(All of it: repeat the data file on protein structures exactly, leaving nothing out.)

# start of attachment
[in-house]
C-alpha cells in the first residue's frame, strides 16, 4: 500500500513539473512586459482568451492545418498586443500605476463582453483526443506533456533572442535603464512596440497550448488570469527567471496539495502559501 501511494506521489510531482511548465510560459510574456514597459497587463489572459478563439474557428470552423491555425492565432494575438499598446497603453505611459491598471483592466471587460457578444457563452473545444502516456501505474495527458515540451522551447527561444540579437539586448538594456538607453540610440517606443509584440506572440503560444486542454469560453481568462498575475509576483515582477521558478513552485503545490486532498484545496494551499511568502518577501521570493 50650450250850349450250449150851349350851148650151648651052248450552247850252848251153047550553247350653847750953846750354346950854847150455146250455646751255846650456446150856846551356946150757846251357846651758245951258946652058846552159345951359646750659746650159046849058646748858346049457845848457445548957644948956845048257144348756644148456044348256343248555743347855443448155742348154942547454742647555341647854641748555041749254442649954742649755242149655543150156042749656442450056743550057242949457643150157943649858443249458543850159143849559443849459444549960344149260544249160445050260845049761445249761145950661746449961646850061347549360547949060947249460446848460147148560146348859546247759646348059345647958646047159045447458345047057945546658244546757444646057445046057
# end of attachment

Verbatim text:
[in-house]
C-alpha cells in the first residue's frame, strides 16, 4: 500500500513539473512586459482568451492545418498586443500605476463582453483526443506533456533572442535603464512596440497550448488570469527567471496539495502559501 501511494506521489510531482511548465510560459510574456514597459497587463489572459478563439474557428470552423491555425492565432494575438499598446497603453505611459491598471483592466471587460457578444457563452473545444502516456501505474495527458515540451522551447527561444540579437539586448538594456538607453540610440517606443509584440506572440503560444486542454469560453481568462498575475509576483515582477521558478513552485503545490486532498484545496494551499511568502518577501521570493 50650450250850349450250449150851349350851148650151648651052248450552247850252848251153047550553247350653847750953846750354346950854847150455146250455646751255846650456446150856846551356946150757846251357846651758245951258946652058846552159345951359646750659746650159046849058646748858346049457845848457445548957644948956845048257144348756644148456044348256343248555743347855443448155742348154942547454742647555341647854641748555041749254442649954742649755242149655543150156042749656442450056743550057242949457643150157943649858443249458543850159143849559443849459444549960344149260544249160445050260845049761445249761145950661746449961646850061347549360547949060947249460446848460147148560146348859546247759646348059345647958646047159045447458345047057945546658244546757444646057445046057